Armstrong tactics leave Contador reeling

Alberto Contador cut an anguished figure at the finish of stage three, having conceded 41 seconds to one of his main rivals for overall victory at the Tour de France - his Astana team-mate, Lance Armstrong.

While Armstrong and Johan Bruyneel, the Astana director, played down the significance of the move - which saw Astana domestiques Yaroslav Popovych and Haimar Zubeldia on the front, driving the escape - Contador was clearly unhappy. To add to his woes, he had a near miss with a rival team car, which almost squashed him against a team bus as he made his way to the Astana compound.

"I don't want to express an opinion on the tactics of the team," said Contador. "I'll let everyone draw their own conclusions. In any case, the Tour is not going to be decided by what happened today. It was just another race situation."

It's a testing time for Contador, who has been forced to deal with constant speculation that Armstrong - with six more Tour de France titles than the Spaniard and over 10 years difference in age - wants the Astana leadership in an attempt to win his eighth Tour crown.

Yesterday's move was seen by many as a not-so-subtle attempt to convey this message, although Contador refused to be drawn into publicly airing any grievances against the American's presence in the move initiated by Columbia-HTC.

"When the split occurred I was riding back to the front with a team-mate, and suddenly we were in no-man's land," explained Contador. "In front, Columbia got organised very well, as they have a super strong team. We weren't too badly represented as we had three riders there, but the responsibility was on the others."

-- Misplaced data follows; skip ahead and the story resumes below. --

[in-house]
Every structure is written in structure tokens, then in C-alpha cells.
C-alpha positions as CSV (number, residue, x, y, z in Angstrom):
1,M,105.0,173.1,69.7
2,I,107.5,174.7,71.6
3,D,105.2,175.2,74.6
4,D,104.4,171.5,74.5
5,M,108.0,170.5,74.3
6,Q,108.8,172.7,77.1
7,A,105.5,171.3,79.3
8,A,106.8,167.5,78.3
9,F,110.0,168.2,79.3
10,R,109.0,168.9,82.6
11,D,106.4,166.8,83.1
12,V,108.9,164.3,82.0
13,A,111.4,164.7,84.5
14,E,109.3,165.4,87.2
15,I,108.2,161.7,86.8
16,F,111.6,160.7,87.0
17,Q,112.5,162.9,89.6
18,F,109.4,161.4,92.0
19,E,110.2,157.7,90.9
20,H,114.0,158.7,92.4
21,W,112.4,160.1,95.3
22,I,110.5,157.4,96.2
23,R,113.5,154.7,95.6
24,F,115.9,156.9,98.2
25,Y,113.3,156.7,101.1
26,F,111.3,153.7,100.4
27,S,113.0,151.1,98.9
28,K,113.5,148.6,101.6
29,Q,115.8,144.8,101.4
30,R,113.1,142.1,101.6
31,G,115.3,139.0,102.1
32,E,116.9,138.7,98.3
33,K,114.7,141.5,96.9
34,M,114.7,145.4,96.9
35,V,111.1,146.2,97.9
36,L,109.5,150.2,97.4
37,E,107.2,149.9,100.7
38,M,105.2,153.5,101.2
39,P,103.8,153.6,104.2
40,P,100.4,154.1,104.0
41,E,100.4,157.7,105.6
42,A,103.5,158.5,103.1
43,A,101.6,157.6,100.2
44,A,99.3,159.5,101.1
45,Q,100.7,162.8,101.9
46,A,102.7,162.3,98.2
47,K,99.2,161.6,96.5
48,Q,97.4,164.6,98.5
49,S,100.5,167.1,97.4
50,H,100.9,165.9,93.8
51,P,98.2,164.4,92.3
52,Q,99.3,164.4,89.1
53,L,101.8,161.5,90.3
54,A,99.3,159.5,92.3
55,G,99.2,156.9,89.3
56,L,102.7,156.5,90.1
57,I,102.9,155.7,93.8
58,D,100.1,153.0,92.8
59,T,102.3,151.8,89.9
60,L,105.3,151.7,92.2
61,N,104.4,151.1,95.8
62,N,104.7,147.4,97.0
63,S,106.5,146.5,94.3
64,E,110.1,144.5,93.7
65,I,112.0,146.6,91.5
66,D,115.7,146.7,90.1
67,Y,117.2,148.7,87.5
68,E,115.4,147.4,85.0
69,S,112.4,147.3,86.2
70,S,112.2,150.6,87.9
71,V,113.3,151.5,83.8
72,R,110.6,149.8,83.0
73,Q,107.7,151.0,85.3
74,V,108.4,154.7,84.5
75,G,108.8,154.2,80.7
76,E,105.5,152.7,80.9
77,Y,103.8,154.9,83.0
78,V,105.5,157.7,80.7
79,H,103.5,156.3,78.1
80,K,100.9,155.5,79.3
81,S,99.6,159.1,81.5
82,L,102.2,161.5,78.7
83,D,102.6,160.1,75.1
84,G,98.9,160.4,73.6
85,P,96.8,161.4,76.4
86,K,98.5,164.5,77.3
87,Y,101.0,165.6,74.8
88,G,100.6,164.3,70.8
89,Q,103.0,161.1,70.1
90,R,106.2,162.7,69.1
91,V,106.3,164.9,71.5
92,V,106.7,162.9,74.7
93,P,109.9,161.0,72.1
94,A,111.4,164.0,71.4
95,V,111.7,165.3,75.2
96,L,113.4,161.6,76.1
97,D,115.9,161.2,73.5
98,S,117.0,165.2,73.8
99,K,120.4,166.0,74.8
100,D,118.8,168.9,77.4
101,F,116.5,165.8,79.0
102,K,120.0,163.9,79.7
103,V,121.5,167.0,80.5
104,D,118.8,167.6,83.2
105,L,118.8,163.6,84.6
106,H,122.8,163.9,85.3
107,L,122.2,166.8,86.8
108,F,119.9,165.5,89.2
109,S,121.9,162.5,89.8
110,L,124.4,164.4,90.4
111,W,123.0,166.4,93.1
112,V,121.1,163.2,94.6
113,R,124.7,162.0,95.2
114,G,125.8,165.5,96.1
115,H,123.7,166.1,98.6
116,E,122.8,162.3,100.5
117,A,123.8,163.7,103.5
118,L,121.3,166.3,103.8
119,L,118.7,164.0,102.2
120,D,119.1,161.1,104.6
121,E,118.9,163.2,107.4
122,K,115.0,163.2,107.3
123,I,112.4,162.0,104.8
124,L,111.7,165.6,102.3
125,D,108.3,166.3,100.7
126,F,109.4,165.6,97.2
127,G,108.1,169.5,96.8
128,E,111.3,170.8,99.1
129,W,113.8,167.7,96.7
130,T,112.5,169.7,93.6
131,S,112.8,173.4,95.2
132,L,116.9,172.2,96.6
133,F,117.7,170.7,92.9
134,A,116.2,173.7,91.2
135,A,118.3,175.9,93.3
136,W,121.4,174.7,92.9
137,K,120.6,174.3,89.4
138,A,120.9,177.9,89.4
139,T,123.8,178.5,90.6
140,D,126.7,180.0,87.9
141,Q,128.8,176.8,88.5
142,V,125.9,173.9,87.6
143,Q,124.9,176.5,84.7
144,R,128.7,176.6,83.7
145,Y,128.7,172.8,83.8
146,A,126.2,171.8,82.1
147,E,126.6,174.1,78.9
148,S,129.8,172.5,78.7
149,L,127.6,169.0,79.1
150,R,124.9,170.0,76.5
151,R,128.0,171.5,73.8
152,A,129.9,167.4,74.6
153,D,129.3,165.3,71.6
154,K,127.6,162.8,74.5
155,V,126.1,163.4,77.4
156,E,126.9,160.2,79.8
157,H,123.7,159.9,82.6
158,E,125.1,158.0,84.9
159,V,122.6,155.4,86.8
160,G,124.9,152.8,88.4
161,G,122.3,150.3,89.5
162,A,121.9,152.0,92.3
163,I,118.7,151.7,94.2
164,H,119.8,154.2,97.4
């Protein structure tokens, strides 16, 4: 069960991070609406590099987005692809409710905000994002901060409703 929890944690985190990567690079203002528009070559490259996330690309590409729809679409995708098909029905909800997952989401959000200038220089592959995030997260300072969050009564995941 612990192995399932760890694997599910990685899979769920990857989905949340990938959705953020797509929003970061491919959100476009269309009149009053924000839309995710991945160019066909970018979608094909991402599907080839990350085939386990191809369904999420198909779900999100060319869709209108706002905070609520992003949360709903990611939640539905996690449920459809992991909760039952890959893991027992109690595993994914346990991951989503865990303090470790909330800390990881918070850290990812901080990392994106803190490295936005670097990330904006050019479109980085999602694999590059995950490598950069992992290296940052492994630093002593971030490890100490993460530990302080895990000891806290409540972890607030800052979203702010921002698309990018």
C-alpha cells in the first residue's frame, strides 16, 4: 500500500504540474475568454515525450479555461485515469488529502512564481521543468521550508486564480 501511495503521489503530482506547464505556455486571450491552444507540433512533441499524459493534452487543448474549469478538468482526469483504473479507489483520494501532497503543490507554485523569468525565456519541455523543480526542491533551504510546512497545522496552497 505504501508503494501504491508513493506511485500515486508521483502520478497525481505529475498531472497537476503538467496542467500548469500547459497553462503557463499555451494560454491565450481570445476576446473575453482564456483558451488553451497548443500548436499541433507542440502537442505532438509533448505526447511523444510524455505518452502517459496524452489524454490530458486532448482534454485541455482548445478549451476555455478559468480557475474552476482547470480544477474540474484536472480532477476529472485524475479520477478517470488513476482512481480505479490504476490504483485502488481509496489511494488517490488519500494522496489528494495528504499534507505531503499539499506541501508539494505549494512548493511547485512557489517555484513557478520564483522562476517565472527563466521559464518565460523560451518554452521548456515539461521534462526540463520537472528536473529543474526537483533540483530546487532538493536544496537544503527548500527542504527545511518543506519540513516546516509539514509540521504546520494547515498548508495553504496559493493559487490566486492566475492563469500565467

The resulting time differences, said Contador, are "insignificant - they might give me more space to manoeuvre."

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Richard Moore is a freelance journalist and author. His first book, In Search of Robert Millar (HarperSport), won Best Biography at the 2008 British Sports Book Awards. His second book, Heroes, Villains & Velodromes (HarperSport), was long-listed for the 2008 William Hill Sports Book of the Year.

He writes on sport, specialising in cycling, and is a regular contributor to Cyclingnews, the Guardian,, the Scotsman and Procycling magazine.

He is also a former racing cyclist who represented Scotland at the 1998 Commonwealth Games and Great Britain at the 1998 Tour de Langkawi

His next book, Slaying the Badger: LeMond, Hinault and the Greatest Ever Tour de France, will be published by Yellow Jersey in May 2011.

Another book, Sky’s the Limit: British Cycling’s Quest to Conquer the Tour de France, will also be published by HarperSport in June 2011.